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[ietf-smtp] Stray <LF> in the middle of messages

2020-06-06 12:06:55
Hello world,

I am in the process of writing an SMTP server, which obviously is going
to be the best of all SMTP servers ever written and that will ever be
written in our eon.

However, in the process of taking over the world, I am facing something
that surprises me.

I read, in RFC5321, §2.3.8, this paragraph:

Lines consist of zero or more data characters terminated by the
sequence ASCII character "CR" (hex value 0D) followed immediately by
ASCII character "LF" (hex value 0A).  This termination sequence is
denoted as <CRLF> in this document.  Conforming implementations MUST
NOT recognize or generate any other character or character sequence
as a line terminator.  Limits MAY be imposed on line lengths by
servers (see Section 4).

Which appear to clearly indicate that <LF> is not a valid line

However, I notice that every single time I have tried to use `netcat` to
send emails for demo purposes, it succeeded *without* sending <CRLF> and
by sending only <LF>. While `telnet` does appear to convert typed <LF>
into <CRLF>, it looks like (my version of) `netcat` does not. So most of
the SMTP servers I have met with appear to consider <LF> as a valid line

This, in most cases, is not a big deal, because <LF> is not a valid
character in SMTP commands, so saying that receiving an <LF> is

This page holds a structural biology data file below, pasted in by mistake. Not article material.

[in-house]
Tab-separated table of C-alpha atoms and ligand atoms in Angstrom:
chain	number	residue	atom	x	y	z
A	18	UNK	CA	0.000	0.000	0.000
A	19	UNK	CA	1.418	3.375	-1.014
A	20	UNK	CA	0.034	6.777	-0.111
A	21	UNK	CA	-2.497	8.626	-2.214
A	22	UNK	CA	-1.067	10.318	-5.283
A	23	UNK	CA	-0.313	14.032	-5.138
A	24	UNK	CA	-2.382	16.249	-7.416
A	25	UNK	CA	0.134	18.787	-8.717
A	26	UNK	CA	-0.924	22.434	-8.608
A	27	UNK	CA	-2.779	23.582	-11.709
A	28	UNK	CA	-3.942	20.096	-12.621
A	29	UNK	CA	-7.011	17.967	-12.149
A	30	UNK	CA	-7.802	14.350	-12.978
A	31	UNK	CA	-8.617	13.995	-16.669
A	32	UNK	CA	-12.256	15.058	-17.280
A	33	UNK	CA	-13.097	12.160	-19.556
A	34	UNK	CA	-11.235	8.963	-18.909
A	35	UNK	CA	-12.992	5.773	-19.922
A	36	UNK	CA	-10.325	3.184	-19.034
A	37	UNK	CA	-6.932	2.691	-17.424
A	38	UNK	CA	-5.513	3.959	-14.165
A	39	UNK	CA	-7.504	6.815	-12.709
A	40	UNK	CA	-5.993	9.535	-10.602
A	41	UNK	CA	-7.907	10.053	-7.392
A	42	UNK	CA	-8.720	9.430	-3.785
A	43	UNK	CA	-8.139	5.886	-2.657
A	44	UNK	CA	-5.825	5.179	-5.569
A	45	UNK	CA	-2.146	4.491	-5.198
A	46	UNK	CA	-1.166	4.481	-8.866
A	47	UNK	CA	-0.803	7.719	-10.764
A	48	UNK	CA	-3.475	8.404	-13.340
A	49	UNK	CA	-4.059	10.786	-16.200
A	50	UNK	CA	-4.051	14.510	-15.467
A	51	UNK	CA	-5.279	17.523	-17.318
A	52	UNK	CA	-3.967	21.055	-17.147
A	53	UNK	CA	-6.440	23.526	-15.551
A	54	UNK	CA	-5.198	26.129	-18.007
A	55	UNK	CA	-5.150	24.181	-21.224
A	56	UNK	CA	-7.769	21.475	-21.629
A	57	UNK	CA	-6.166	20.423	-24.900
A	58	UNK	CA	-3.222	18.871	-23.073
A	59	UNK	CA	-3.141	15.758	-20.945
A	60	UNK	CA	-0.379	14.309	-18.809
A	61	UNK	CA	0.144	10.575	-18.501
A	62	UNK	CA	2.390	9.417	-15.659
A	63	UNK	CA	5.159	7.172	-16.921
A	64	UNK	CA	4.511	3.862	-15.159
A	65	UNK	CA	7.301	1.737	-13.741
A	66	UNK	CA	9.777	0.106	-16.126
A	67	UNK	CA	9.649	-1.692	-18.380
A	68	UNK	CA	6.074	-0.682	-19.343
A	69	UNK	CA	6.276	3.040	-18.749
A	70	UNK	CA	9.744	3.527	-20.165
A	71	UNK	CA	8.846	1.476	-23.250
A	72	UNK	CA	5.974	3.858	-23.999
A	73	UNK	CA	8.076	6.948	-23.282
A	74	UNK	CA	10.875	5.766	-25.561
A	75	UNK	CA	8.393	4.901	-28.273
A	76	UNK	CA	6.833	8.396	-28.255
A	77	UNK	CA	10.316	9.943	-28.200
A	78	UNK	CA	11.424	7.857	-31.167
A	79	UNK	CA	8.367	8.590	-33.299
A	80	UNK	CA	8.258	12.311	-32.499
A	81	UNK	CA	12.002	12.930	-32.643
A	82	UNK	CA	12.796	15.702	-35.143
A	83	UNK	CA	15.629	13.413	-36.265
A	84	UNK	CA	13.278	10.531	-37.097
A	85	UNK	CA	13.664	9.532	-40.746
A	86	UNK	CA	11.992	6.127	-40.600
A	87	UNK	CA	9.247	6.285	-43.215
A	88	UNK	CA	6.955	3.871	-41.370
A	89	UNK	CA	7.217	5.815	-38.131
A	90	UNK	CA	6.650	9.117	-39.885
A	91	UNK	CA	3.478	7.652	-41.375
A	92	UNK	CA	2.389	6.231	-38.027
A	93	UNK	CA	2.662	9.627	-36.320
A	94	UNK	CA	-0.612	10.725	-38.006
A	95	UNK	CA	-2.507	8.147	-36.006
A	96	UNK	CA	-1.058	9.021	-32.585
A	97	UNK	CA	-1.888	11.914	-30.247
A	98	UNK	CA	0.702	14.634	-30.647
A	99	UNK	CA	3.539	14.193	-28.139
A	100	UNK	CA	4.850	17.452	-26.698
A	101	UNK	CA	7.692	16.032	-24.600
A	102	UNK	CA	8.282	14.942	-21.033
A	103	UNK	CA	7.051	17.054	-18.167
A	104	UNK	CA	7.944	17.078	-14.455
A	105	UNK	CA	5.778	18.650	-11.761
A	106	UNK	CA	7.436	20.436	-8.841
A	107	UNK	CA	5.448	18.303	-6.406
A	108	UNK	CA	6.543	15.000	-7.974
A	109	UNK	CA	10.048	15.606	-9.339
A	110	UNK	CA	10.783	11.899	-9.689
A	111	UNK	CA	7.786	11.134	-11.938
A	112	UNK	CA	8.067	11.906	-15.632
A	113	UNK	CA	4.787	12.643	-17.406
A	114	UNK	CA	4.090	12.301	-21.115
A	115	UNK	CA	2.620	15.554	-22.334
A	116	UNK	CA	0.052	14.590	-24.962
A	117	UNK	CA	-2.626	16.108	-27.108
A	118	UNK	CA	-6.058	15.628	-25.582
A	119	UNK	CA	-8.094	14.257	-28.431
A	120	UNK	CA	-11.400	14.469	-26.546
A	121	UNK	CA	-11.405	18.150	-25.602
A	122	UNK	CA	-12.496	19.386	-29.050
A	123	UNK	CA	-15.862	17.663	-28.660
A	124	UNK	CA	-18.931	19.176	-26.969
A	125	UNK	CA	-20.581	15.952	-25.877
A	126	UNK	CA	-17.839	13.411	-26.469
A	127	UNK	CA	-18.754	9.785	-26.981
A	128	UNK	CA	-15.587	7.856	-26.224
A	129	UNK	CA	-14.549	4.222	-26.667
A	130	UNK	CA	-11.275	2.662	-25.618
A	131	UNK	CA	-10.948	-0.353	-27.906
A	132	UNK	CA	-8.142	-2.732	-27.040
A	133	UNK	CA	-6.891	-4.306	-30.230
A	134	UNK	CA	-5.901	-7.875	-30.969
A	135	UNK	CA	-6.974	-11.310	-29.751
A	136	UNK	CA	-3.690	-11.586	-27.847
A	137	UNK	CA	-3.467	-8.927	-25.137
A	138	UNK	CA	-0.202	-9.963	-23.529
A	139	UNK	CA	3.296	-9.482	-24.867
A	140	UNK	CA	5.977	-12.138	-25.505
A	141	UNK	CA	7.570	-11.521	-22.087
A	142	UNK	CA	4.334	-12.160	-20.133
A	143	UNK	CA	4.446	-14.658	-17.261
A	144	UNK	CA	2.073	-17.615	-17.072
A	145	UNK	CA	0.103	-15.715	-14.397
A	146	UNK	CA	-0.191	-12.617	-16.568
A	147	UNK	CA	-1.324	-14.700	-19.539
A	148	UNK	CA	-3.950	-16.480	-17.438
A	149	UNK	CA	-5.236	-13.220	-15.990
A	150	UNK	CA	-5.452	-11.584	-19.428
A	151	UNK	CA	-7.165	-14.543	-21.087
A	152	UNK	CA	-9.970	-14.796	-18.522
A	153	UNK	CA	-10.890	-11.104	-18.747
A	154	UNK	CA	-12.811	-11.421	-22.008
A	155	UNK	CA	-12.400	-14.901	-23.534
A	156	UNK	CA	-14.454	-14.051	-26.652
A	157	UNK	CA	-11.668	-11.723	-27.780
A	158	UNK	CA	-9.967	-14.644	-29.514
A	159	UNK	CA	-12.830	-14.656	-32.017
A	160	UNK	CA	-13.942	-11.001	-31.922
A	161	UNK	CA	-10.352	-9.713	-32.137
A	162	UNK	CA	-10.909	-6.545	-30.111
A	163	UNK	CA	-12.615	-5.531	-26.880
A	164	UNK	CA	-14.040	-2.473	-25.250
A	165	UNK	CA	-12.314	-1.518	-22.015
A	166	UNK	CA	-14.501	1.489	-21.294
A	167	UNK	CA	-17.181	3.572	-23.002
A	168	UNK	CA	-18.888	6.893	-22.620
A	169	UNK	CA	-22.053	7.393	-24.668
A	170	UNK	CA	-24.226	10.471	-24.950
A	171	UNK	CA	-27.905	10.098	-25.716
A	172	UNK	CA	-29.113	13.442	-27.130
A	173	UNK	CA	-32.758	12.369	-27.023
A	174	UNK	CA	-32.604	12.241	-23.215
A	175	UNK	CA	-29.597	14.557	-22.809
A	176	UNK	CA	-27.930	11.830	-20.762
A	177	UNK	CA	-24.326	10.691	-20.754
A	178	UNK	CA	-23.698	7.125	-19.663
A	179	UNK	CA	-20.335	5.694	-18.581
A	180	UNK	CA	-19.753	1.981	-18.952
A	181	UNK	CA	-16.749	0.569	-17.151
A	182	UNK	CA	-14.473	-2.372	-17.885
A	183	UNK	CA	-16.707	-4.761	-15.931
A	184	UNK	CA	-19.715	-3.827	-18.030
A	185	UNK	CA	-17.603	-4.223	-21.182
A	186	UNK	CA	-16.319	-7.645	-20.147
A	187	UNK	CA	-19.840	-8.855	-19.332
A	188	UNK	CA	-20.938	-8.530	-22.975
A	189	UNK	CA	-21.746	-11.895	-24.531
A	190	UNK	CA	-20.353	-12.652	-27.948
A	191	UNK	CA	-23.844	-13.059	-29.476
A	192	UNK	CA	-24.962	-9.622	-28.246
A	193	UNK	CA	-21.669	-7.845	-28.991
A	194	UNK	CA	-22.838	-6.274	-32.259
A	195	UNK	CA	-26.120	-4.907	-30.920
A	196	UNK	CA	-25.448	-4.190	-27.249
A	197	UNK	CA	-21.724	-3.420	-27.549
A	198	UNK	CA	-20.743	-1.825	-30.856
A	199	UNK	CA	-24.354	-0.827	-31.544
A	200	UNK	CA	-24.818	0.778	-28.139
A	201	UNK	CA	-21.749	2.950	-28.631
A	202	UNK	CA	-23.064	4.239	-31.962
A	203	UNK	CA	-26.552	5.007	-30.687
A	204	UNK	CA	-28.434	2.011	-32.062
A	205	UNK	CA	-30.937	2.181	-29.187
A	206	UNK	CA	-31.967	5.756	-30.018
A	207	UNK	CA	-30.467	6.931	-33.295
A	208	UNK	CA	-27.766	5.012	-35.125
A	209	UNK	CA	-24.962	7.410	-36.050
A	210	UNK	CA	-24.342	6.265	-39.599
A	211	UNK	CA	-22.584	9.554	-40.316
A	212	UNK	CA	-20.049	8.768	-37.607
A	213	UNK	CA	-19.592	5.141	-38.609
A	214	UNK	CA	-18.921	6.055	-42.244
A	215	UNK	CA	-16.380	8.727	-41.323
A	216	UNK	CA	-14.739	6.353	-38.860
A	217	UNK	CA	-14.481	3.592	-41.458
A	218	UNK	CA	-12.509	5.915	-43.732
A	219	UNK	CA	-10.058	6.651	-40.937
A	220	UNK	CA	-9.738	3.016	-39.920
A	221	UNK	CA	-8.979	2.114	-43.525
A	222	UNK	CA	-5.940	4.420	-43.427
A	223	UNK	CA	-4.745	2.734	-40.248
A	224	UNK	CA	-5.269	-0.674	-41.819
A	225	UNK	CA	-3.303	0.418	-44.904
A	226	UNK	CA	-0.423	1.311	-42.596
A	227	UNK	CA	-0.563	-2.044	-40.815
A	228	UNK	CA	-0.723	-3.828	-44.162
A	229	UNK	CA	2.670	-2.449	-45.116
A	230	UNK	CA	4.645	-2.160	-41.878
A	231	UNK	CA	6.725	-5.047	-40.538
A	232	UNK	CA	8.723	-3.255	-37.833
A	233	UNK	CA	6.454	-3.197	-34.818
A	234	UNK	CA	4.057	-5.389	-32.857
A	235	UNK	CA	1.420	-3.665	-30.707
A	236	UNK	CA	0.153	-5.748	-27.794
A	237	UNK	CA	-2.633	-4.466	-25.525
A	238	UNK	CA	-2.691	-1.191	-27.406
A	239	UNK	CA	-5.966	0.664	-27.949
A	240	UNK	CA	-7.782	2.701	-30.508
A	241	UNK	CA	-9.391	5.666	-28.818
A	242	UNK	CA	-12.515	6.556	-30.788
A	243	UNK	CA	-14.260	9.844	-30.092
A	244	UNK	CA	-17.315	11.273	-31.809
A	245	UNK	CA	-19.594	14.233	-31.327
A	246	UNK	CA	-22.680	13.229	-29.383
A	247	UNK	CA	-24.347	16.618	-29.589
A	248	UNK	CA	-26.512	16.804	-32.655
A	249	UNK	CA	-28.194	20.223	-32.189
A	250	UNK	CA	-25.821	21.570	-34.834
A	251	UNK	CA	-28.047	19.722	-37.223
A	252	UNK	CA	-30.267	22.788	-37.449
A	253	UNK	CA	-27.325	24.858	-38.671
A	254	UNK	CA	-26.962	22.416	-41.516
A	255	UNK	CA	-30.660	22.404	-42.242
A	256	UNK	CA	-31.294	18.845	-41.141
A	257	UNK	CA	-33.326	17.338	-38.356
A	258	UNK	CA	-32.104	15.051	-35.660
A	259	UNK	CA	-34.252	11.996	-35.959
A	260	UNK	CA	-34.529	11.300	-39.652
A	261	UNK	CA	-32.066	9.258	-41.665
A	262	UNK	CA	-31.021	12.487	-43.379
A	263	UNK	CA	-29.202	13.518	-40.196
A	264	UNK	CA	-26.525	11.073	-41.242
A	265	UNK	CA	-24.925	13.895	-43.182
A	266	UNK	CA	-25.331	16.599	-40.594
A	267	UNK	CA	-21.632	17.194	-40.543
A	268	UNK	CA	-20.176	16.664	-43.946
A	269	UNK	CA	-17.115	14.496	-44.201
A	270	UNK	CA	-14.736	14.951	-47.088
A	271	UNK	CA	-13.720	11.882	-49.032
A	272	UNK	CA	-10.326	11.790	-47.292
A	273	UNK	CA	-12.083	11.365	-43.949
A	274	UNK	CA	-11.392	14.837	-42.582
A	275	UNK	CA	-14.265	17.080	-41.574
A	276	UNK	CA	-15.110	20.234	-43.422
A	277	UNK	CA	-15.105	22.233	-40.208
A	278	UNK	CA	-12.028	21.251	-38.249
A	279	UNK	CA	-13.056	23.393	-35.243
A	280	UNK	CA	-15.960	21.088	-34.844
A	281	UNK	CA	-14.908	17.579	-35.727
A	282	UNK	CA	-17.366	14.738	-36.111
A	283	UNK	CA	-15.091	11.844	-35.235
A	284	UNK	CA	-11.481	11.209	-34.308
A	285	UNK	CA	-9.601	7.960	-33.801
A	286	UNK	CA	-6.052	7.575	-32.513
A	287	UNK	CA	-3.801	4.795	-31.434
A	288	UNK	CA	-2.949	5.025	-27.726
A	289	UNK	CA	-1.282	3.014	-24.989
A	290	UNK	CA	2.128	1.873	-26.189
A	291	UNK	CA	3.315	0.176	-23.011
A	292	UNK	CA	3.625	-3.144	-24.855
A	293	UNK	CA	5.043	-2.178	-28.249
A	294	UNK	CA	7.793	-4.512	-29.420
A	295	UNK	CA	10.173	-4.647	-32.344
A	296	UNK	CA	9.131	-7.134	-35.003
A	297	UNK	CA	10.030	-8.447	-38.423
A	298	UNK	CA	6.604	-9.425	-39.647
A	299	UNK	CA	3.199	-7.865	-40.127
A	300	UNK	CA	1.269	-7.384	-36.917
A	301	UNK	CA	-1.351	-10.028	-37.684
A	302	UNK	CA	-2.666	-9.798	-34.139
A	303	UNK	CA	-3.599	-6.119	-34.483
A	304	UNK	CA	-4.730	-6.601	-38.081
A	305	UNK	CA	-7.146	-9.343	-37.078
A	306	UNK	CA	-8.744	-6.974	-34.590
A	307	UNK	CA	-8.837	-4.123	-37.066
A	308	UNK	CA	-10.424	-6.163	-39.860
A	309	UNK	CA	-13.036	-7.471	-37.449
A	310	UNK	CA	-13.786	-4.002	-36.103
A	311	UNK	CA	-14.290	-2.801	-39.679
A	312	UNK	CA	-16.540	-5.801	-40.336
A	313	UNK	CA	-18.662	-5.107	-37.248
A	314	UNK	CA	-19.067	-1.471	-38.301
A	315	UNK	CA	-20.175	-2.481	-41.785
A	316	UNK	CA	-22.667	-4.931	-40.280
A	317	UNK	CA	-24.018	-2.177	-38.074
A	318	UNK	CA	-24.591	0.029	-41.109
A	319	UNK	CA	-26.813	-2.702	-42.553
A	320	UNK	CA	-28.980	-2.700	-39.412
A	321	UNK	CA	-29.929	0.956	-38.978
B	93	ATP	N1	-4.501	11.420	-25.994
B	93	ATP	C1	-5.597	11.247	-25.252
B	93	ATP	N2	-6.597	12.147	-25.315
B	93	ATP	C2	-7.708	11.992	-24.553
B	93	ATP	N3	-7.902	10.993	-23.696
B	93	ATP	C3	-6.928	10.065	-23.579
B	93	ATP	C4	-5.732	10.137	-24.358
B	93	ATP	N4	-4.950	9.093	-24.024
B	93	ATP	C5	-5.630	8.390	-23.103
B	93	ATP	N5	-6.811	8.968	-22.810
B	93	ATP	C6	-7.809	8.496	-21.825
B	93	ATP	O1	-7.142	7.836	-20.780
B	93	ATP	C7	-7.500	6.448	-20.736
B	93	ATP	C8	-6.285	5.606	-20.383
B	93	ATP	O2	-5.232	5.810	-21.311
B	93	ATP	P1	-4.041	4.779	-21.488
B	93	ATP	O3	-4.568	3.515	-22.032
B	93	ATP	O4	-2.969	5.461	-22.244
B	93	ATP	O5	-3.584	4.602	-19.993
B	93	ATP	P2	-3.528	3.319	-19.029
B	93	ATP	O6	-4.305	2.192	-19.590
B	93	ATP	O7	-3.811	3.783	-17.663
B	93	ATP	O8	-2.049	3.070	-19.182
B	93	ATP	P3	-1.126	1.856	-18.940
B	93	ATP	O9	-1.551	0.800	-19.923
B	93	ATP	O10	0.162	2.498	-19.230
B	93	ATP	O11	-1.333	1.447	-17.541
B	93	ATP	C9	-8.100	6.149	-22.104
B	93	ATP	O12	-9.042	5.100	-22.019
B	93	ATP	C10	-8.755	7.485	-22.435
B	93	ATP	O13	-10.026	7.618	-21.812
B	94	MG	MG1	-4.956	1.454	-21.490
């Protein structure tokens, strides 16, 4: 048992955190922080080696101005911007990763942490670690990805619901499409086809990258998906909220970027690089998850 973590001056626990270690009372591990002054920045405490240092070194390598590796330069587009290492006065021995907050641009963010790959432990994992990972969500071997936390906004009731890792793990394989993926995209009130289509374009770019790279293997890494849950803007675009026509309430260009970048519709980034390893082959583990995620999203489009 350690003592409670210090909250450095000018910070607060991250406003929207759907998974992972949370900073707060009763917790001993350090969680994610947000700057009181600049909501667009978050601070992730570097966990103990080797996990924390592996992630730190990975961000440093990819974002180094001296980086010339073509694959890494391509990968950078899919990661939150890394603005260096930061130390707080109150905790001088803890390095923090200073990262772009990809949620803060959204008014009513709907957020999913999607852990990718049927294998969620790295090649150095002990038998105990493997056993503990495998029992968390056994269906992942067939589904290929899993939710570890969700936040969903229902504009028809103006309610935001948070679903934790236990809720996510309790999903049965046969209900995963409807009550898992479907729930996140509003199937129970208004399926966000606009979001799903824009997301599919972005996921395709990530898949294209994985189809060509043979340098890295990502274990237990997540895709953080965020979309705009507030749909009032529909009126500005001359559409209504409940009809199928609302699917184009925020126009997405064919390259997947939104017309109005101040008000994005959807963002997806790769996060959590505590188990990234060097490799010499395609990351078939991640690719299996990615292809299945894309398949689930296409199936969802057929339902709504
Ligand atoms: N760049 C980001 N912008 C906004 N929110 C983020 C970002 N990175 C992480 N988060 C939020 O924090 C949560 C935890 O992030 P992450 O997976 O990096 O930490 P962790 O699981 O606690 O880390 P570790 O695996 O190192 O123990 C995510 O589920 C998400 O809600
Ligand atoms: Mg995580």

equivalent to receiving a <CRLF> is not that big a problem.

However, there is one case where the semantics is important: should one
escape the <LF>. sequence while in a DATA block?

I would guess that the fact that other SMTP servers appear to usually
accept <LF>.<LF> as a terminator indicates that <LF>. should be escaped
even though it is not strictly conforming with the RFC, but… I wanted to
have the opinion of other people on this, before diving too deep in the

The following paragraph also makes me wonder:

In addition, the appearance of "bare" "CR" or "LF" characters in text
(i.e., either without the other) has a long history of causing
problems in mail implementations and applications that use the mail
system as a tool.  SMTP client implementations MUST NOT transmit
these characters except when they are intended as line terminators
and then MUST, as indicated above, transmit them only as a <CRLF>

Should I understand this paragraph as meaning that if I ever receive
such an ill-formed message, I… can? should? must? accept it and… can?
should? must? convert the <LF> into proper <CRLF>?

Thank you in advance for any thoughts you may have!

PS: If you really want to, you can find the current code of said SMTP
server here, but it's still quite far from completion and I'm a hopeless
perfectionist, so don't hold your hopes too high even if the design
described in the book appeals to you — even though I'd be happy to hear
your thoughts about it too!

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